Before DEA published an interim final rule in 2010, which gave practitioners the option to write prescriptions for controlled substances (CS) electronically, e-prescribing for CS was prohibited in many states. Now, 11 years later, the regulatory and technological landscape has shifted significantly. As part of the larger effort to curb the opioid crisis, many states are now (or will soon be) mandating e-prescriptions for certain CS. This shift in the general perception of e-prescribing – from vulnerability to asset – means that even jurisdictions that are not currently requiring e-prescribing for certain types of CS may be considering such legislation soon.  

The Positives of E-Prescribing 

Handwritten prescriptions are becoming more prone to abuse partly because forgers have more sophisticated technology to get around watermarks and other security measures. Meanwhile, security protocols and procedures for e-prescribing have improved and are often integrated directly into providers’ electronic health record systems.  

Another benefit is a reduction in medication errors. For example, handwriting can more easily be misinterpreted by a pharmacist as compared to type. Also, studies have shown (like this one) that a prescriber is more likely to make a mistake when handwriting a prescription in the first place. E-prescribing software can prevent some of these mistakes and remove several of the manual steps involved in filling a prescription. 

Majority of States Now Mandate E-Prescribing for at Least Some Medications  

At least 27 states and jurisdictions require e-prescribing in some form, according to the NABP 2022 Survey of Pharmacy Law.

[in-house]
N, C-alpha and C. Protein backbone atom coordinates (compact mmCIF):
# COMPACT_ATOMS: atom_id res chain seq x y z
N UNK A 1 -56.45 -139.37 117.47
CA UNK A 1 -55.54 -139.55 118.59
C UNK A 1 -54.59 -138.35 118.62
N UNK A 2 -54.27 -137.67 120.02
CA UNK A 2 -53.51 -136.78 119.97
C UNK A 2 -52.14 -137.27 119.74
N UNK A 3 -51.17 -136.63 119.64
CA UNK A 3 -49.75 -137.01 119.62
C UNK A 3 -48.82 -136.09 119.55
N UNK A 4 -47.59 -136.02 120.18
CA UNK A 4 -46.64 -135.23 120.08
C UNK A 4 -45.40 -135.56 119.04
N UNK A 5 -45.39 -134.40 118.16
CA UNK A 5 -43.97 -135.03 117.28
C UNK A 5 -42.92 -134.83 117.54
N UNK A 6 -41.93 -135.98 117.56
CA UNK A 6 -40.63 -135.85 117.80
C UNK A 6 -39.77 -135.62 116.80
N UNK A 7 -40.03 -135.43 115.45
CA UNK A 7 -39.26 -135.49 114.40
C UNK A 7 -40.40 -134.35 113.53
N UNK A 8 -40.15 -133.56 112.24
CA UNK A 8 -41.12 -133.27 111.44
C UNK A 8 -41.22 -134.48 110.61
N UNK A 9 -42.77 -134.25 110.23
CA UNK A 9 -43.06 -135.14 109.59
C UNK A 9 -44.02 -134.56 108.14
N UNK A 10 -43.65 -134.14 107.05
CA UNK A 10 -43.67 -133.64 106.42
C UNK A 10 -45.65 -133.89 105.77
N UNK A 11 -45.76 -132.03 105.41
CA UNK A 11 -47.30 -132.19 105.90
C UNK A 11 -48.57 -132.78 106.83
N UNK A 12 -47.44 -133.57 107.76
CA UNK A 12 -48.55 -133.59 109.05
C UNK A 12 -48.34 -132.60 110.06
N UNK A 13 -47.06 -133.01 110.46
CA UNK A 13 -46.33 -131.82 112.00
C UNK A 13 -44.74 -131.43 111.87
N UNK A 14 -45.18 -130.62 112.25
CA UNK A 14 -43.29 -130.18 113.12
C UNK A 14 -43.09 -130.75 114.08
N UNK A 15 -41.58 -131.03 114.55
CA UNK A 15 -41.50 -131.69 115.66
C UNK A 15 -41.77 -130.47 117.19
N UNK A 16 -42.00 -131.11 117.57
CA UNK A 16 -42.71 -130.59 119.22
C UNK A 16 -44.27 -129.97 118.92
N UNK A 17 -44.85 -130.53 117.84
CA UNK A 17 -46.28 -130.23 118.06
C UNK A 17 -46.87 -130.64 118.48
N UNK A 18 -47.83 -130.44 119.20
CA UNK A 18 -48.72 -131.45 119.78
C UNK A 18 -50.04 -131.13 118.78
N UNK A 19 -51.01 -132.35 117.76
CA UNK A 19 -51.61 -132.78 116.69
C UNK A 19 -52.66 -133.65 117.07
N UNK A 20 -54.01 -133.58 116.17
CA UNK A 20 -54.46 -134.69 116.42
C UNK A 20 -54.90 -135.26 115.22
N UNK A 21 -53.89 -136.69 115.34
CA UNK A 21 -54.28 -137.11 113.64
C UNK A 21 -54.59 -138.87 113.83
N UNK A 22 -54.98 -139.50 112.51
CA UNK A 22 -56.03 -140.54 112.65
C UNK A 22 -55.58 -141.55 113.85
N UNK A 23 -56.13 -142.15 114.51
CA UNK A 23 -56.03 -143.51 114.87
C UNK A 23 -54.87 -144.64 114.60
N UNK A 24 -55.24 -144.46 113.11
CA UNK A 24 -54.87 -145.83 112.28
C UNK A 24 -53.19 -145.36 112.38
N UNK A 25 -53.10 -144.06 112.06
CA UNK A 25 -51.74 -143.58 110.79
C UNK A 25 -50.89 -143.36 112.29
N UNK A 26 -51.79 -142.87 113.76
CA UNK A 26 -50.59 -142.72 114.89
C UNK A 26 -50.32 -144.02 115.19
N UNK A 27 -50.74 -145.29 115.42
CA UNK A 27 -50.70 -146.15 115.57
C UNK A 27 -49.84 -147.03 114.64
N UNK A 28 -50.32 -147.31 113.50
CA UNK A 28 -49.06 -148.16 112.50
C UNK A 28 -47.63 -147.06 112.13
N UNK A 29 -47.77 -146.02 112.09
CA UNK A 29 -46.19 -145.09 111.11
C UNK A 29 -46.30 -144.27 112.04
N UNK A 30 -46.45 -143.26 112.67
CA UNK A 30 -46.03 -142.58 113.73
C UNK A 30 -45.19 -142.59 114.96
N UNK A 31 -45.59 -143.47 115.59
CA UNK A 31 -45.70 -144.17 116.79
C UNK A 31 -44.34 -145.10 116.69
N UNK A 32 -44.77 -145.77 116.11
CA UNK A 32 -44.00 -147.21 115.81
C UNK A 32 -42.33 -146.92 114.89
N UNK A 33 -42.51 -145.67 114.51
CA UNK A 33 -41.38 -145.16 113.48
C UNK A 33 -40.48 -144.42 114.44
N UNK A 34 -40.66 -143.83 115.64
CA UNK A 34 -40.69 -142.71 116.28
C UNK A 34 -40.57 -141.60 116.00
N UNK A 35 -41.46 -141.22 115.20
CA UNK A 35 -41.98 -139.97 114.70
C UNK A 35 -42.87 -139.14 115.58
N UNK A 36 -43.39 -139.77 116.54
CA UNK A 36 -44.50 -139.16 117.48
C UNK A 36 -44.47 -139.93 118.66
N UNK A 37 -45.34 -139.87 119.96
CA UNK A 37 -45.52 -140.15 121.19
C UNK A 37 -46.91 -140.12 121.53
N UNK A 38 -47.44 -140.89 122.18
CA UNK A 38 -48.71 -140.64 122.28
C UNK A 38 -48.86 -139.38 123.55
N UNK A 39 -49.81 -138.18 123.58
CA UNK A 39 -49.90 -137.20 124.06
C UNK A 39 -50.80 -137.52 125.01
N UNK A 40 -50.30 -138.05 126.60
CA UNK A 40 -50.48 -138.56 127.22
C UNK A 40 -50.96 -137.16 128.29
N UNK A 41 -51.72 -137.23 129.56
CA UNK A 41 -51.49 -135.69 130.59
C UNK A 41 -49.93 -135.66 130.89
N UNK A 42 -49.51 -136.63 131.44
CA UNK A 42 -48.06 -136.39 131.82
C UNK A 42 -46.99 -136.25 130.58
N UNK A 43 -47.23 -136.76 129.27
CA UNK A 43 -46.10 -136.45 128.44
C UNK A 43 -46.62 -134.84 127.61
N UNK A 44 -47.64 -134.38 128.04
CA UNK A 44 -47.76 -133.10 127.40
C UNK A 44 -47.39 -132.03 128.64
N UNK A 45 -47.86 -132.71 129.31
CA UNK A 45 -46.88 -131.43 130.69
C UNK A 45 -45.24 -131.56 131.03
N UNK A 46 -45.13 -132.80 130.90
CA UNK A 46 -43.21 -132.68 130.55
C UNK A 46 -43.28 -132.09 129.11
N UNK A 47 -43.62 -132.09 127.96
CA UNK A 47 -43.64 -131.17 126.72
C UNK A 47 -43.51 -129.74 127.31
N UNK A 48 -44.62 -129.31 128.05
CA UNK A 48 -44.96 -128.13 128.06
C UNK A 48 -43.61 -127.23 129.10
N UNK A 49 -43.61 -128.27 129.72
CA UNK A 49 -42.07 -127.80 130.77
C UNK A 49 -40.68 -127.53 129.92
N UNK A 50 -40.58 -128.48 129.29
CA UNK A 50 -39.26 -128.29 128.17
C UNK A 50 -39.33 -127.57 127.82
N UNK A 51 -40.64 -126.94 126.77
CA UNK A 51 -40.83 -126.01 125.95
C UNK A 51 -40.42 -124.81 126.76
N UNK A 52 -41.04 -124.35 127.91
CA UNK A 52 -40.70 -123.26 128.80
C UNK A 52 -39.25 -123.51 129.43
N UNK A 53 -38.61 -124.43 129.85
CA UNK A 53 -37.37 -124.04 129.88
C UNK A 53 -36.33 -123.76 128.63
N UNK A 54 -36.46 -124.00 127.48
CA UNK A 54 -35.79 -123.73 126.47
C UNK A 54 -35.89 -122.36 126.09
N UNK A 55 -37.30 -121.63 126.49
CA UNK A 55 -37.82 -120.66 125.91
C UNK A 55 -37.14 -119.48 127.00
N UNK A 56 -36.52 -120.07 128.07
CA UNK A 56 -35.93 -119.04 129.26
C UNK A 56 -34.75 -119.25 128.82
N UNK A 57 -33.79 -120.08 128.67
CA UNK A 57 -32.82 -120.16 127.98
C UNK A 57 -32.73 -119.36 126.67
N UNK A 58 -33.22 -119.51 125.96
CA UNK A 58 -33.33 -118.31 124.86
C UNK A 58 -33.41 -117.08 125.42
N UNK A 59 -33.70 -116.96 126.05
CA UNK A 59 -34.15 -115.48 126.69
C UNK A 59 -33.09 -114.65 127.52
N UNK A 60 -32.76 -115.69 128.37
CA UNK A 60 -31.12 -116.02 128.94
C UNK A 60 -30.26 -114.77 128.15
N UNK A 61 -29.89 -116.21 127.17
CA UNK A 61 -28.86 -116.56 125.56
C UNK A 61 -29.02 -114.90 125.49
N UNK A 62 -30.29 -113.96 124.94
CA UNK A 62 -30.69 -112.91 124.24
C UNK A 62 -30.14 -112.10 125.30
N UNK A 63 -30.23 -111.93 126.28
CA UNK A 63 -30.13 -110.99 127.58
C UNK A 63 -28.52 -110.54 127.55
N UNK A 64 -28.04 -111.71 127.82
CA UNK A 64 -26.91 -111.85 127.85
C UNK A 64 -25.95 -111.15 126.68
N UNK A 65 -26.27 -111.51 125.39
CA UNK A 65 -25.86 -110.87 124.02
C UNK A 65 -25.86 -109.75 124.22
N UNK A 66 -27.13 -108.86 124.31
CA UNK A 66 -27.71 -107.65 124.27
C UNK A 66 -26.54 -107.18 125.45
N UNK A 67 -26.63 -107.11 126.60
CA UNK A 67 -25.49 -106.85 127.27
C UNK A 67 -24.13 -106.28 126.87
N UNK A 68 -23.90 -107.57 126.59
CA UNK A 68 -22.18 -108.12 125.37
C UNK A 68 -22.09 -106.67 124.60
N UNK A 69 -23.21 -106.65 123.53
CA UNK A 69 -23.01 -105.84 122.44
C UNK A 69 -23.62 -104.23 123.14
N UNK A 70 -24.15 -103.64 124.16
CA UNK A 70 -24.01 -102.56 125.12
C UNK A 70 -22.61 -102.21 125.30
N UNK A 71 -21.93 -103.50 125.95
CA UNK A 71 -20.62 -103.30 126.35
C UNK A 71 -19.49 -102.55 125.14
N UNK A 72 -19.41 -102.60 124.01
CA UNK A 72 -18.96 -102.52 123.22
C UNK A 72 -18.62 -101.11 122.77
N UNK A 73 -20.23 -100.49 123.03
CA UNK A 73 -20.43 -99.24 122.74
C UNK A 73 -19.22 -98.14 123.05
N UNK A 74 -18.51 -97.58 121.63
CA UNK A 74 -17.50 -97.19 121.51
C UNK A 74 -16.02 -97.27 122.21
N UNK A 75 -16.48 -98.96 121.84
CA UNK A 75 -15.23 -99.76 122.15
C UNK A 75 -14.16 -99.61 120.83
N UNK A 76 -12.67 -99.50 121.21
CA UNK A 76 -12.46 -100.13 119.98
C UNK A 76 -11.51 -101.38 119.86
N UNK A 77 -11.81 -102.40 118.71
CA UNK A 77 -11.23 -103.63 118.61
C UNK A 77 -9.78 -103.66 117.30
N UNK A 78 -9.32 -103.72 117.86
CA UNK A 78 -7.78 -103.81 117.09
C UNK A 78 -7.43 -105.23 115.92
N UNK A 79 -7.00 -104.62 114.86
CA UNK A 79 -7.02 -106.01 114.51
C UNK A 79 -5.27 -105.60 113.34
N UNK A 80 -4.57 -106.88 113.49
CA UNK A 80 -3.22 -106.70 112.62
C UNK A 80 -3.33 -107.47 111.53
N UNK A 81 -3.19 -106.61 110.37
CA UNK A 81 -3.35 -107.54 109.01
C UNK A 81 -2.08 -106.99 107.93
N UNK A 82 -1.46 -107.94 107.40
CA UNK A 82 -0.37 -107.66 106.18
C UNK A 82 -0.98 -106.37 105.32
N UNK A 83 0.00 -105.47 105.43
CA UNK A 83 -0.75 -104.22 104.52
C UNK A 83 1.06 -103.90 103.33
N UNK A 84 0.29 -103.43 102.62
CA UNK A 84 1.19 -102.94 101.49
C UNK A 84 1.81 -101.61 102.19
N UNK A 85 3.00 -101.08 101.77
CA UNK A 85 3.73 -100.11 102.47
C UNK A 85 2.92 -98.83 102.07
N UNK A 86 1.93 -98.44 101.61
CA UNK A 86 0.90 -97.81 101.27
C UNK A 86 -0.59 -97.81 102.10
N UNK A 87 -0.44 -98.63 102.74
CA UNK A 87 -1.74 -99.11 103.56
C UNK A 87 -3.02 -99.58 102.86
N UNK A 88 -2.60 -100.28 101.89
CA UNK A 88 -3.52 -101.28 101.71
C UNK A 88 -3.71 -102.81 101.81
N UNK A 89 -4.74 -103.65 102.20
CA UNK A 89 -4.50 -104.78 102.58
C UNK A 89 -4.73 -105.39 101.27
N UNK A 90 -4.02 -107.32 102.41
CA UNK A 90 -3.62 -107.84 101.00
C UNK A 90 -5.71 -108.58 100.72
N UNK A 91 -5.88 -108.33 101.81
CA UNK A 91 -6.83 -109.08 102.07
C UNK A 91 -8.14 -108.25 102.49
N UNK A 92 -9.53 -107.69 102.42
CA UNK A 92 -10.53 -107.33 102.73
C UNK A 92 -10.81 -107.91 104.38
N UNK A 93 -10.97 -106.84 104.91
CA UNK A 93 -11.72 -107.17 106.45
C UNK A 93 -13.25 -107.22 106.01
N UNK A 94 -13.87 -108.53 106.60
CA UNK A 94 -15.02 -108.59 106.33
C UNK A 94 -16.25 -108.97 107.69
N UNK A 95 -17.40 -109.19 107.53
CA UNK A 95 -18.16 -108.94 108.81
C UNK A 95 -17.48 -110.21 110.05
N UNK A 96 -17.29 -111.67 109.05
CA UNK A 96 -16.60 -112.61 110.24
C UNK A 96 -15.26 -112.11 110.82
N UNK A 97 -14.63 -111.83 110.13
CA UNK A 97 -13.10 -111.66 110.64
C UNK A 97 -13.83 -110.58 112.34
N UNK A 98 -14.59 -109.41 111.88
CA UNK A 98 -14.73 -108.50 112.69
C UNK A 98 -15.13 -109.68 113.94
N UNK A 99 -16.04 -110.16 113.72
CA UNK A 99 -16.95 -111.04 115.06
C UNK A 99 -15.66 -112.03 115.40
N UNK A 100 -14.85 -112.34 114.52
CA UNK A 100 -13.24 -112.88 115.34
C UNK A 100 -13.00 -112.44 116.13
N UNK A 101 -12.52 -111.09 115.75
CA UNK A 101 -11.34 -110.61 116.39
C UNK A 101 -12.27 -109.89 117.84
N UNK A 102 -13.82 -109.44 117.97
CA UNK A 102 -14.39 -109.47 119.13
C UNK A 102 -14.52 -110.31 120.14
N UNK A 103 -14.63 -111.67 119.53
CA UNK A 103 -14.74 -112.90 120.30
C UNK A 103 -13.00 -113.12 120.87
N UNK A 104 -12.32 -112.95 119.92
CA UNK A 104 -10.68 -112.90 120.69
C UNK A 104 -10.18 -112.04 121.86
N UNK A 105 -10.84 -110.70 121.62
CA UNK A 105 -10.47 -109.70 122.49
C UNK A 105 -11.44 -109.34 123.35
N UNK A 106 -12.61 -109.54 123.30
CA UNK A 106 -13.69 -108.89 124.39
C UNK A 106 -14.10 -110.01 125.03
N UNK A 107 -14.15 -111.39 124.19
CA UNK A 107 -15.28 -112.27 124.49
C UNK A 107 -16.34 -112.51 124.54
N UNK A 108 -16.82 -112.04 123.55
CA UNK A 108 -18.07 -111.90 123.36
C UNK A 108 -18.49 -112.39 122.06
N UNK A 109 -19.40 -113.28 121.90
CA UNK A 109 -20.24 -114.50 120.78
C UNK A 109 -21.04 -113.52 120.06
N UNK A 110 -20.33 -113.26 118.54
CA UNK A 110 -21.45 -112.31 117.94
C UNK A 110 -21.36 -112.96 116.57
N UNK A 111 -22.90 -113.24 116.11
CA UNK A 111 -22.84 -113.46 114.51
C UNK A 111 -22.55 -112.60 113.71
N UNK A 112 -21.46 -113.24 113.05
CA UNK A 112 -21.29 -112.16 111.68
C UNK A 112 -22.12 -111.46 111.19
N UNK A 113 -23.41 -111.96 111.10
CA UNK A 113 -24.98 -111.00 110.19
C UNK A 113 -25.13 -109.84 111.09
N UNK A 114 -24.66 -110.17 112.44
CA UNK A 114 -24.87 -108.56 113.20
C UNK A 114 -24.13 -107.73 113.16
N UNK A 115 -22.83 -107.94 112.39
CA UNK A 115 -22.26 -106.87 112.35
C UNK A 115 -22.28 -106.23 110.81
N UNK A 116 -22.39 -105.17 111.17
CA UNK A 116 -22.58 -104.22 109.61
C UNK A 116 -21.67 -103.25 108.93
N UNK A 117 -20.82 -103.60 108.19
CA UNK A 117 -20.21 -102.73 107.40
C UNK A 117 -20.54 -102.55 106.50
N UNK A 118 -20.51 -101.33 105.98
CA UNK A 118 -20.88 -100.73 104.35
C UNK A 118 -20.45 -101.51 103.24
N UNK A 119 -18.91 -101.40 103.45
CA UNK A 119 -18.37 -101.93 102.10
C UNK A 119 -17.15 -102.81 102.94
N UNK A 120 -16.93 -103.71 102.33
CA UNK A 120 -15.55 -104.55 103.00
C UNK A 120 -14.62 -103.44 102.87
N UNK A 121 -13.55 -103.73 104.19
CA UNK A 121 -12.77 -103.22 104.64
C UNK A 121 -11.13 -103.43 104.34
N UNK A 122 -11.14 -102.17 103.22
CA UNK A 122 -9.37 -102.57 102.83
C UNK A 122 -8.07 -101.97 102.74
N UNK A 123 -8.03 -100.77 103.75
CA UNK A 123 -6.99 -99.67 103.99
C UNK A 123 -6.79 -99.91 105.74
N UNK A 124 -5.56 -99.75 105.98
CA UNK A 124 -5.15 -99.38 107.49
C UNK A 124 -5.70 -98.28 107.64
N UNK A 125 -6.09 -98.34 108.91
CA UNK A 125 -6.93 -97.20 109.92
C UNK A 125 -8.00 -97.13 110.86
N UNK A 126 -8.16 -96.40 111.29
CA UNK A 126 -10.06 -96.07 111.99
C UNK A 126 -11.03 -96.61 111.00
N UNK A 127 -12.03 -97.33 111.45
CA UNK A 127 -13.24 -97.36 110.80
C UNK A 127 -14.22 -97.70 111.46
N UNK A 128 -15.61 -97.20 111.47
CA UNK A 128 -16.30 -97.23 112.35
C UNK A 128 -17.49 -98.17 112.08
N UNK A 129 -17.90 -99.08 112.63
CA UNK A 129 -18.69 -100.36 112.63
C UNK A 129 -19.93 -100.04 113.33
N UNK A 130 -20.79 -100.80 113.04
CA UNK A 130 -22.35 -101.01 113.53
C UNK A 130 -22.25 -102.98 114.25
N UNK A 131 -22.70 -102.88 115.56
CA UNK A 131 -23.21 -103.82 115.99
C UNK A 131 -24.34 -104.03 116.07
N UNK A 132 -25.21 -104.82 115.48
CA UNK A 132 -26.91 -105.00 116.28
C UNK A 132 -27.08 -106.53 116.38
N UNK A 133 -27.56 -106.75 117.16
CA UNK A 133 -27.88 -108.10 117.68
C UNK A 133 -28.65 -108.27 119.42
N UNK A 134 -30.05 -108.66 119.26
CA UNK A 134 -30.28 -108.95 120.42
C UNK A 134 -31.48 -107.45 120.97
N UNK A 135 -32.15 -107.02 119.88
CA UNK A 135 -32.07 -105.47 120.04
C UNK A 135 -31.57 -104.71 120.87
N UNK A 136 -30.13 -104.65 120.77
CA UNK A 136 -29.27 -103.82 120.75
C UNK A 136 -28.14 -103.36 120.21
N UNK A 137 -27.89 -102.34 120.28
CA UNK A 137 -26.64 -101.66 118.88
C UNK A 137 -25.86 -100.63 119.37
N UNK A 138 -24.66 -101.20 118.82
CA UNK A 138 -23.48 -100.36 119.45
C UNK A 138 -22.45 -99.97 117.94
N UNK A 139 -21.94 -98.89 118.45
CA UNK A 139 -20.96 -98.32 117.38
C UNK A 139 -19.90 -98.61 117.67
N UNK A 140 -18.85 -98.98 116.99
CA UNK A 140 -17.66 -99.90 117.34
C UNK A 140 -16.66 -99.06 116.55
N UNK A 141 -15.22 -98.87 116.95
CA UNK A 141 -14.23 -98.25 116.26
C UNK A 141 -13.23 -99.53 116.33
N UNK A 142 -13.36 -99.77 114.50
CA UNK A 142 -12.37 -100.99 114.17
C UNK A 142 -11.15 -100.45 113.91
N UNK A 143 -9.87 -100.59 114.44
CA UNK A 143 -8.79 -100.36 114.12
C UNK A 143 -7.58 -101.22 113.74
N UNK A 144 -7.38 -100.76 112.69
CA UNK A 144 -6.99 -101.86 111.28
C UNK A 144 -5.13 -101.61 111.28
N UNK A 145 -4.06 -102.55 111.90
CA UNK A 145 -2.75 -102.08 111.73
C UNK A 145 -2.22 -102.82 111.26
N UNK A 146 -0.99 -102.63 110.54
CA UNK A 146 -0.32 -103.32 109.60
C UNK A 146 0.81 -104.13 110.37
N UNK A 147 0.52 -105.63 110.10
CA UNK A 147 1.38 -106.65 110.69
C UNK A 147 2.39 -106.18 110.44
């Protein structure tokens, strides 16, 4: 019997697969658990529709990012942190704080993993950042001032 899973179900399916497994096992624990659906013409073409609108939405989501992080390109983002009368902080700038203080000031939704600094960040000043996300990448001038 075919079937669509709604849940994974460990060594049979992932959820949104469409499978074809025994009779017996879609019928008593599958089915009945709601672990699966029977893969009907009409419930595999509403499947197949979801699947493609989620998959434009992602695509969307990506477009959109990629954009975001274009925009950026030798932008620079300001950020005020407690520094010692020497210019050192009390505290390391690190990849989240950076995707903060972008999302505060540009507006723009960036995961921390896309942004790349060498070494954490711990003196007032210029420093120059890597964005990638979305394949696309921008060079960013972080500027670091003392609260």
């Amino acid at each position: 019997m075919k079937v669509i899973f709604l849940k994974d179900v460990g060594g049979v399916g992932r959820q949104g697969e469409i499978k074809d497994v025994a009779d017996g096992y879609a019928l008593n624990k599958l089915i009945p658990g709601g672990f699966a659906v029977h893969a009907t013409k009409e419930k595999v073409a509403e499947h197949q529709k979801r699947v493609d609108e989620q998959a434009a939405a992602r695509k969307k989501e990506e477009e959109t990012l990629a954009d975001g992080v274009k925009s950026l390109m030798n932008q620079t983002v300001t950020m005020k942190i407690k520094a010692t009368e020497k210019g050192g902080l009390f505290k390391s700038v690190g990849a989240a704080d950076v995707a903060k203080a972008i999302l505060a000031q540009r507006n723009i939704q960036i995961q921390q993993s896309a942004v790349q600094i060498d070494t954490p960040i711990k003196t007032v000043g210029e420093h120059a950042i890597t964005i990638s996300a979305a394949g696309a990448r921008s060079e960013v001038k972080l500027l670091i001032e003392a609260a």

These laws vary significantly in their approach to enforcement methods, waivers, and exemptions, and which medications require e-prescribing. They appear to fall under three major categories: 

  • All prescriptions must be submitted electronically 
  • Only CS must be e-prescribed 
  • E-prescribing is limited to certain types of drugs or CS  

For example, in Florida, House Bill 831 requires prescribers to generate and transmit CS prescriptions electronically, except under certain conditions. According to the 2022 Survey, some states have more specific requirements, such as Maine and Virginia, which apply e-prescribing mandates only to medications that contain opioids. Others limit the requirement to apply only to certain schedules of CS. For example, Arizona’s laws require Schedule II CS to be electronically prescribed, while Colorado’s law includes Schedule II-IV CS.  

NABP Actions on E-Prescribing  

We’ve been closely watching e-prescribing laws and regulations for some time. Recent action related to the practice has been the subject of two Annual Meeting resolutions from 2018 and 2019.  

Resolution 114-3-18 acknowledges evidence that mandating e-prescribing provides multiple advantages and resolves that NABP collaborate with appropriate stakeholders, including DEA, CMS, and e-prescribing experts, to examine the feasibility of mandating that all prescriptions be transmitted electronically.  

Resolution 115-1-19 resolves that NABP should engage stakeholders to encourage prescribers and pharmacists to use e-prescribing transactions to avoid duplicative or inappropriate prescribing and medication therapy. E-prescribing is just one of many tools that health care providers and regulators are utilizing in their efforts to curb prescription drug misuse and abuse.  

We continue to monitor changes in e-prescribing regulations and their effect on pharmacy practice and regulation.  

This article was adapted from the January 2022 edition of Innovations.